- The Washington Times - Saturday, March 11, 2017

Russia’s longtime envoy to the United Nations, Vitaly Churkin, died from a heart attack suffered inside his Manhattan office last month, a city official said Friday.

The ambassador’s cause of death was confirmed by a senior city official on condition of anonymity Friday after the medical examiner’s office declined to release details about his passing on account of diplomatic protocol, the Associated Press reported.

Churkin, 64, collapsed inside his Manhattan office last month and died at a nearby hospital on February 20. The U.S. State Department formally asked the city four days later not to reveal the results of Churkin’s autopsy, AP reported Friday, arguing that the ambassador’s death did not invalidate his diplomatic immunity.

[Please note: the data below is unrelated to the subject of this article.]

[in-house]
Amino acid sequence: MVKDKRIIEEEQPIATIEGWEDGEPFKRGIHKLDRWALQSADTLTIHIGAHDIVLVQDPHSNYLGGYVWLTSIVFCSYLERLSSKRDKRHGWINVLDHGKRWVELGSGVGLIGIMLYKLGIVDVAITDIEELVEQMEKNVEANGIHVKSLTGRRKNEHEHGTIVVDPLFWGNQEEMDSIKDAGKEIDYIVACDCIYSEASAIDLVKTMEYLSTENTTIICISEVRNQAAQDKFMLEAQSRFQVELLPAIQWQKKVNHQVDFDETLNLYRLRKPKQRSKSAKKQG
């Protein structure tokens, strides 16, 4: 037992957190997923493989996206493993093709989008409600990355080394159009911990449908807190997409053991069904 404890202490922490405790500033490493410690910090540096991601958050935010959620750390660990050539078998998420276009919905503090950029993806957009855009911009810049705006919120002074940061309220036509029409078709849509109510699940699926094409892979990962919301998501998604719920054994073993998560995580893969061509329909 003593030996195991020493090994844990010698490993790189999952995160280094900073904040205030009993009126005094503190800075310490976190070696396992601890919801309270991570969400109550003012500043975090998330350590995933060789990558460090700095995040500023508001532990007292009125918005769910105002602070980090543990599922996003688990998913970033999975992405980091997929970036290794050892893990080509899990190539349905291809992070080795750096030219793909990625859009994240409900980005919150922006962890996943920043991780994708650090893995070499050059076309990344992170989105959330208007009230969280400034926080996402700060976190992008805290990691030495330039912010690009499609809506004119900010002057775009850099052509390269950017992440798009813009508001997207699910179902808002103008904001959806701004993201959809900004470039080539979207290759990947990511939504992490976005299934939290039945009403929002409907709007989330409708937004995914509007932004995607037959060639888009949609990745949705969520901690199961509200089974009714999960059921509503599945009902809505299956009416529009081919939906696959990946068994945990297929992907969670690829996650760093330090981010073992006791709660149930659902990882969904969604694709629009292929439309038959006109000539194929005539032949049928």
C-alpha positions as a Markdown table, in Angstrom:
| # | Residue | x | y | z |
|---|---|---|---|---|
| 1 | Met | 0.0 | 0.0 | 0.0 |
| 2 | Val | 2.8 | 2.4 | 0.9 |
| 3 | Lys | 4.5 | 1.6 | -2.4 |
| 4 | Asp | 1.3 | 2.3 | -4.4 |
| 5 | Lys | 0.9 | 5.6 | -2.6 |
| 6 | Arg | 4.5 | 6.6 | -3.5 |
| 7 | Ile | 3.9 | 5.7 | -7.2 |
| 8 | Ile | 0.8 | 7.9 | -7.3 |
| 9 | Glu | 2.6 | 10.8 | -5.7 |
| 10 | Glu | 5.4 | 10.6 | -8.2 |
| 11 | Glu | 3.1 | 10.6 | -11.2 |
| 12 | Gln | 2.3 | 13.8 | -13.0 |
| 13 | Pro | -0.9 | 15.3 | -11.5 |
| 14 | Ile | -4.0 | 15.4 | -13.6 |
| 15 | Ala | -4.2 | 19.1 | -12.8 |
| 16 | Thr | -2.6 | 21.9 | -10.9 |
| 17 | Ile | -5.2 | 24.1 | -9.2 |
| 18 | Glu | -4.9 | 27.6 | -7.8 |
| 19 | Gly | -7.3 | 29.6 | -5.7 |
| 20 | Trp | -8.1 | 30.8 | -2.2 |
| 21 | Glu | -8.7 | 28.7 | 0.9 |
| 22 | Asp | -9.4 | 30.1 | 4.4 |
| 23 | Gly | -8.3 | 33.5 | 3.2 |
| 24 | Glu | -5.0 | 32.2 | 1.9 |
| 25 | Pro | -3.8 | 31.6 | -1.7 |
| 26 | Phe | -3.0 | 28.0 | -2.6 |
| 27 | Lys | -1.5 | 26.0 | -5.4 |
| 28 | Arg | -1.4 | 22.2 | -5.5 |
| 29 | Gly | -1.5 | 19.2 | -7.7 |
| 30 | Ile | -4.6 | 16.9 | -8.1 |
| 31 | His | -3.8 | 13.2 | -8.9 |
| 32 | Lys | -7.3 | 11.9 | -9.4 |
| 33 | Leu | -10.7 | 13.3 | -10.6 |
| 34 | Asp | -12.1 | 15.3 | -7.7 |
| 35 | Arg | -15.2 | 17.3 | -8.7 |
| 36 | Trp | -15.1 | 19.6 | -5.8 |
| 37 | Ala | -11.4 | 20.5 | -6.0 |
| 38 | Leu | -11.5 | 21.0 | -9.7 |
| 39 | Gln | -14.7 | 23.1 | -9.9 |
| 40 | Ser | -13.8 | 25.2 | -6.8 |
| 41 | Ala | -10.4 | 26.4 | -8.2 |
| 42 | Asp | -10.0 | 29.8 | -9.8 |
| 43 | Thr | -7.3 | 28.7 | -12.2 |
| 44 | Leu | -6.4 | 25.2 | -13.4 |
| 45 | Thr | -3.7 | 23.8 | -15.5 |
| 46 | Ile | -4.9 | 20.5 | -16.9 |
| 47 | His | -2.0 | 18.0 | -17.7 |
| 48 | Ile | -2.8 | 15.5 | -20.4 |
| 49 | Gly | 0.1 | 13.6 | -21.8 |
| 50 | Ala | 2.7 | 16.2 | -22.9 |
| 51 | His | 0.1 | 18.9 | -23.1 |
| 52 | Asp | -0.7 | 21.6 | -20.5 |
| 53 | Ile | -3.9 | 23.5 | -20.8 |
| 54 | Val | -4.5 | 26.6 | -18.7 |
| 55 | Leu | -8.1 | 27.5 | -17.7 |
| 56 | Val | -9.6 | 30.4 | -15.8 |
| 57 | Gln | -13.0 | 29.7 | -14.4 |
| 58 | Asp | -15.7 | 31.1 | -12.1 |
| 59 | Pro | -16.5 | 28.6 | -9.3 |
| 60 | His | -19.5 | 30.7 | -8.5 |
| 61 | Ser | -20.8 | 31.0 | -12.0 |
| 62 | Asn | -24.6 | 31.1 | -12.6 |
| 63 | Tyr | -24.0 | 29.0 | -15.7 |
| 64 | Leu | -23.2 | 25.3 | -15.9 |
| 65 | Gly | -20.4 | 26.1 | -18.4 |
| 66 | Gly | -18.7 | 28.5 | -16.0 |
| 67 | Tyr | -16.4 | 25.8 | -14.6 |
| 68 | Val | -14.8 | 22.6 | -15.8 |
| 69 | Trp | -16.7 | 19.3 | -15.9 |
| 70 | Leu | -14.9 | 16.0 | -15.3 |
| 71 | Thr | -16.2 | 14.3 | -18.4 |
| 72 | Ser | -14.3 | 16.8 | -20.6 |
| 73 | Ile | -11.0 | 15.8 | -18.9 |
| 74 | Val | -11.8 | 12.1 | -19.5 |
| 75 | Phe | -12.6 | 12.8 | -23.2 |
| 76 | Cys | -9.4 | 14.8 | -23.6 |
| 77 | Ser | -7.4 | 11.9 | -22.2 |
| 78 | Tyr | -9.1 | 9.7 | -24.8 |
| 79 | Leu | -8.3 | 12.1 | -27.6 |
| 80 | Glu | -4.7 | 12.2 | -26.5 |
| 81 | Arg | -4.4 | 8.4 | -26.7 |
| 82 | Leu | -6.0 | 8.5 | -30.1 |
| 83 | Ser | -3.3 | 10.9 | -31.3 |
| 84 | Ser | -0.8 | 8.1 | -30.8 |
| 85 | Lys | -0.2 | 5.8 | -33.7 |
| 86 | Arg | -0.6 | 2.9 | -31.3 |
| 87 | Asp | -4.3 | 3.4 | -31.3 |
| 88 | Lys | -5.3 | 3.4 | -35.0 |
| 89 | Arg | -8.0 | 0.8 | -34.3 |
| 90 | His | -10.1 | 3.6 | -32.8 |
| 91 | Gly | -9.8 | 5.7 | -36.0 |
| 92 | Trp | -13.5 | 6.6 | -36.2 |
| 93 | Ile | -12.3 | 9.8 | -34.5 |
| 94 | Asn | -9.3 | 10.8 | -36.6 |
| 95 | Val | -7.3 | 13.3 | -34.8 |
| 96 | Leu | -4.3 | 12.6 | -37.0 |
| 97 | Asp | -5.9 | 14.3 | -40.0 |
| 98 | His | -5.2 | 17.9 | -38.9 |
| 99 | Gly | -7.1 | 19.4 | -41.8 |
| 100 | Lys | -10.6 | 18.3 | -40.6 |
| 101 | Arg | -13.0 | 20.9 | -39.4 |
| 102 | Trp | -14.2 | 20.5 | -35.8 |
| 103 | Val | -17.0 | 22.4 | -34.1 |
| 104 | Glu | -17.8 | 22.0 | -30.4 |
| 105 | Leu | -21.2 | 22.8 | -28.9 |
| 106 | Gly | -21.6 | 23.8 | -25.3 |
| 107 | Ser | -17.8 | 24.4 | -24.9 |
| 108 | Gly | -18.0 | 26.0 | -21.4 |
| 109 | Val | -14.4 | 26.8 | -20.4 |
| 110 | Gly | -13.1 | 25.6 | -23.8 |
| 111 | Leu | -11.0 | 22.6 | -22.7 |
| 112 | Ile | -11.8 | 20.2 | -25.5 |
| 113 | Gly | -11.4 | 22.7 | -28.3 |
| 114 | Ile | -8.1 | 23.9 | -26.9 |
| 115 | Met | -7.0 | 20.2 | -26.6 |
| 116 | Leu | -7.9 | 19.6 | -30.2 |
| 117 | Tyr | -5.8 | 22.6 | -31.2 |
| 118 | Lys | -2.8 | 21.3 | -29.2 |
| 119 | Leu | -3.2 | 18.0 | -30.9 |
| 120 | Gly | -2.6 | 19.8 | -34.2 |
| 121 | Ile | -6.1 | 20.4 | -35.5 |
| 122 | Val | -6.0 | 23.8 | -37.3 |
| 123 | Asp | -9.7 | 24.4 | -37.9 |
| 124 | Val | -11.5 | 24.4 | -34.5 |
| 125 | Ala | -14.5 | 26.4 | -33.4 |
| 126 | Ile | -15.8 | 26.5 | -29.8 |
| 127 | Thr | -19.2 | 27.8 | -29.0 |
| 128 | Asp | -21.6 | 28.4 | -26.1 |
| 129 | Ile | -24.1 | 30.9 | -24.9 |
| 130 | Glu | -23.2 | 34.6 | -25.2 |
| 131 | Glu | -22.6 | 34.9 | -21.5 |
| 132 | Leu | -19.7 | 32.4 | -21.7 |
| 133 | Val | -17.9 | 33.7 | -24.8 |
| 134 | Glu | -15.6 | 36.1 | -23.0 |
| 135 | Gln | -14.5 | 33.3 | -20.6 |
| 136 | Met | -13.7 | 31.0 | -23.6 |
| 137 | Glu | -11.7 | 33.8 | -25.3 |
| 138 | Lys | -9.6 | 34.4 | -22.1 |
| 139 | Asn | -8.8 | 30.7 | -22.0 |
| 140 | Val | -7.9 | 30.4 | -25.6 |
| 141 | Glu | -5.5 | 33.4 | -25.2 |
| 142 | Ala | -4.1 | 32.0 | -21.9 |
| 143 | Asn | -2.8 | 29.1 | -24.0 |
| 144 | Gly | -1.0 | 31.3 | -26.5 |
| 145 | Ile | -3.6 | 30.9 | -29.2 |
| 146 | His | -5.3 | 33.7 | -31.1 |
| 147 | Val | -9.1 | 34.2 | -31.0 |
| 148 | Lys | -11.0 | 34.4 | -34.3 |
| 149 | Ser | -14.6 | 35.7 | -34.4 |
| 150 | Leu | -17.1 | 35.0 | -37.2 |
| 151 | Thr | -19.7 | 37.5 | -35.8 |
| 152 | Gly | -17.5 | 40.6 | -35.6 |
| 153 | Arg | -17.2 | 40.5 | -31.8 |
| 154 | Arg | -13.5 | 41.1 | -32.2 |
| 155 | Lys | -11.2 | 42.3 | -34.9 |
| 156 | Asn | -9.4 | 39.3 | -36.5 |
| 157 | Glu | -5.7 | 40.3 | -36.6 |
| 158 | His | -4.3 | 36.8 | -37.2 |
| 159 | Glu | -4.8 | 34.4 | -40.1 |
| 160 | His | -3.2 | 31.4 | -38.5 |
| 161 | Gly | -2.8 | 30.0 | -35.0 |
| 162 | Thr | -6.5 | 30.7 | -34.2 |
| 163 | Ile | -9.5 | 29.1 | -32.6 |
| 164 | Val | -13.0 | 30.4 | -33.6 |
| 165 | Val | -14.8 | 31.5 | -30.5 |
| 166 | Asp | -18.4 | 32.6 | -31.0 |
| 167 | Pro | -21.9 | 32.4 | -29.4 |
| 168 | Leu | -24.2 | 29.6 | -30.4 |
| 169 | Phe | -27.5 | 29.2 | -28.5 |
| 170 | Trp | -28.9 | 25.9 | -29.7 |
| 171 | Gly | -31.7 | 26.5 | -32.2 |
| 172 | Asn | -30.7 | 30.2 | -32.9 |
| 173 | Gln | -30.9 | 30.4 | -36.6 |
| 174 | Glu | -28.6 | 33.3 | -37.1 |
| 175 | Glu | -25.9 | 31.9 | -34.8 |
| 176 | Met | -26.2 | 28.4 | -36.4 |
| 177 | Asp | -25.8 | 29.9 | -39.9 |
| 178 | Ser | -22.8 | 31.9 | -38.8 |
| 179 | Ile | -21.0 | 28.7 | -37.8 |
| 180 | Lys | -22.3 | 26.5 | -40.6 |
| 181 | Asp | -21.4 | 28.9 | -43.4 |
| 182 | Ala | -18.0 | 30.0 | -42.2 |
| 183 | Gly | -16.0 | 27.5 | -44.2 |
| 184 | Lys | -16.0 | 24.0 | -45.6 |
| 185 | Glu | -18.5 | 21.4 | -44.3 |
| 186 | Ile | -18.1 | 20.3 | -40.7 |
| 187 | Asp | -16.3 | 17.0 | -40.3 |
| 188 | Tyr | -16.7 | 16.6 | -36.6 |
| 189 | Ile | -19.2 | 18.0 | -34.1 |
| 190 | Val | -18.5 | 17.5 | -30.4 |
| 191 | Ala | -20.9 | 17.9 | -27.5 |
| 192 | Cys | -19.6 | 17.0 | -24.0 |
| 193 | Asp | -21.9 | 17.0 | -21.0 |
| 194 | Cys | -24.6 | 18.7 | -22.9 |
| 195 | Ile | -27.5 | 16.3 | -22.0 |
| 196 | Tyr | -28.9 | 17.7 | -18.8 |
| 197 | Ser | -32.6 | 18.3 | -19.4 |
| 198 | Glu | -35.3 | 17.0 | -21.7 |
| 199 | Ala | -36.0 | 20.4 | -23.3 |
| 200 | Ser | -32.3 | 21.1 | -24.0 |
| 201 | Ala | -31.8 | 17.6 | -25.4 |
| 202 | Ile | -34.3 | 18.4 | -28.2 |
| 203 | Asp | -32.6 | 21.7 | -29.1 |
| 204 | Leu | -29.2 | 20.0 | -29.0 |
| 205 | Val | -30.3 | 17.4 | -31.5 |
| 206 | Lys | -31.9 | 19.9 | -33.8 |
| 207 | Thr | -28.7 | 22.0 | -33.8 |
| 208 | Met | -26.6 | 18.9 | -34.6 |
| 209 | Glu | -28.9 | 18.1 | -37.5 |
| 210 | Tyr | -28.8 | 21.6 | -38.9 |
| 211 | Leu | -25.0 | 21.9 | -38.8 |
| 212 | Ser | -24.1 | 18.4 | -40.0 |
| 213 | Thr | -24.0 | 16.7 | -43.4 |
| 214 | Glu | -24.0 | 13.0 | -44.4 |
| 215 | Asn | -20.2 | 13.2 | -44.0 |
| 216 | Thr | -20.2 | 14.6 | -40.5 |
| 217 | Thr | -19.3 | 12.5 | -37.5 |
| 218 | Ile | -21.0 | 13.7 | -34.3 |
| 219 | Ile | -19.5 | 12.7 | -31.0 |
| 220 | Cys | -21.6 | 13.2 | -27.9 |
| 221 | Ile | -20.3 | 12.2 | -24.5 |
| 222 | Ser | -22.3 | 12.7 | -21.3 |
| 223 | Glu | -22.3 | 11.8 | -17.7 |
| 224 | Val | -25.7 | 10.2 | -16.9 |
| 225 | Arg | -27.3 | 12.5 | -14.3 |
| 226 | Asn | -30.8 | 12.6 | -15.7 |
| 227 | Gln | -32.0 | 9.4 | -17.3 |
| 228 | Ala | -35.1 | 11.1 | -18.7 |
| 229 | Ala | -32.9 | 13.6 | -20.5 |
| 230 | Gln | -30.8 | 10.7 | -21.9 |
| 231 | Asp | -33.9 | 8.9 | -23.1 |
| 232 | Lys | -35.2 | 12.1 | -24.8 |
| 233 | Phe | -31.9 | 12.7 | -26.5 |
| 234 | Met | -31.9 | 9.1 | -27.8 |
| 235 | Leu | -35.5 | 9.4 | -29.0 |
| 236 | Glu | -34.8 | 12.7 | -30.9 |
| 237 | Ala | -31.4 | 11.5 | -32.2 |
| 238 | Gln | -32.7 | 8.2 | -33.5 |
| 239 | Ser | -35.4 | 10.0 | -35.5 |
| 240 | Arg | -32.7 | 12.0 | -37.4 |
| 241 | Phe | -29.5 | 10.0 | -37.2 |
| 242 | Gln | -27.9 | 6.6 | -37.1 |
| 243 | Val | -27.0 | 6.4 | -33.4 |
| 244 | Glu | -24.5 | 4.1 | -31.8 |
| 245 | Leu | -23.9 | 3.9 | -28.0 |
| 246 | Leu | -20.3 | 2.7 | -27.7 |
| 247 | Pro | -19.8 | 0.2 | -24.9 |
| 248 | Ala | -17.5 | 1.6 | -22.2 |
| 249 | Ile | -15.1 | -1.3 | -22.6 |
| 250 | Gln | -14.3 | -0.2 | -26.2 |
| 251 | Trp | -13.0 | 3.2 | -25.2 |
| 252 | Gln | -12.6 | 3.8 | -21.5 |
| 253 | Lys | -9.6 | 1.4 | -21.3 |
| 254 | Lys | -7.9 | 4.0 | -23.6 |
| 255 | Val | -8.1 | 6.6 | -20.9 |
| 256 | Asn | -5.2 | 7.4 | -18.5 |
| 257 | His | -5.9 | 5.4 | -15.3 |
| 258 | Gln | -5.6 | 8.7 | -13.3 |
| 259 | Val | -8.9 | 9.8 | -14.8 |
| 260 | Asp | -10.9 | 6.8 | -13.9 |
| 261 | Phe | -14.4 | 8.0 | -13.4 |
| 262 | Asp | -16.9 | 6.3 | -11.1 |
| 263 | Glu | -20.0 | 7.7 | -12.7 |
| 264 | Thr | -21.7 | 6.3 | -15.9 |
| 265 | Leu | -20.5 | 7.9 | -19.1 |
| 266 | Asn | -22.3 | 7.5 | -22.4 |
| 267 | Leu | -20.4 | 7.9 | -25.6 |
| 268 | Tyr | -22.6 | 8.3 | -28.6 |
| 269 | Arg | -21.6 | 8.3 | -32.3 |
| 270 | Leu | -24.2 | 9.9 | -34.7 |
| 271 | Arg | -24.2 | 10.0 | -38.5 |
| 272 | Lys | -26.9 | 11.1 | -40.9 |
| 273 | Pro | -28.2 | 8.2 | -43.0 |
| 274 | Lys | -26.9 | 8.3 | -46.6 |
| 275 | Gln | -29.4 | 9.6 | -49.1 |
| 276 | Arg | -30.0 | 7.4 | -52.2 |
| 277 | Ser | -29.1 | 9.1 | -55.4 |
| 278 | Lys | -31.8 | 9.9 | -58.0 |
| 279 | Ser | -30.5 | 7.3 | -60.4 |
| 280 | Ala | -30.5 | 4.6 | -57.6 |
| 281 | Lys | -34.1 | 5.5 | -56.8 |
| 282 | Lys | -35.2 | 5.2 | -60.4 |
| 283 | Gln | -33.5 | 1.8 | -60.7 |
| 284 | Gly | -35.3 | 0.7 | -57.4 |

Julie Bolcer, spokeswoman for the city’s medical examiner, said the city’s law department was asked not to release details concerning Churkin’s death “in order to comply with international law and protocol,” the AP reported.

An individual who had been briefed by the medical examiner’s office but not authorized to discuss the matter disclosed the cause of death regardless, and claimed that investigators didn’t believe foul place was involved in the ambassador’s passing.

Churkin was appointed Russia’s ambassador to the U.N. in 2006, and was posthumously awarded the country’s Order of Courage last month by President Vladimir Putin.

The envoy’s unexpected passing last month made headlines amid President Trump’s recent efforts to rekindle Russia’s icy relationship with the U.S., notwithstanding lingering questions concerning senior White House officials and their purported ties to Moscow.

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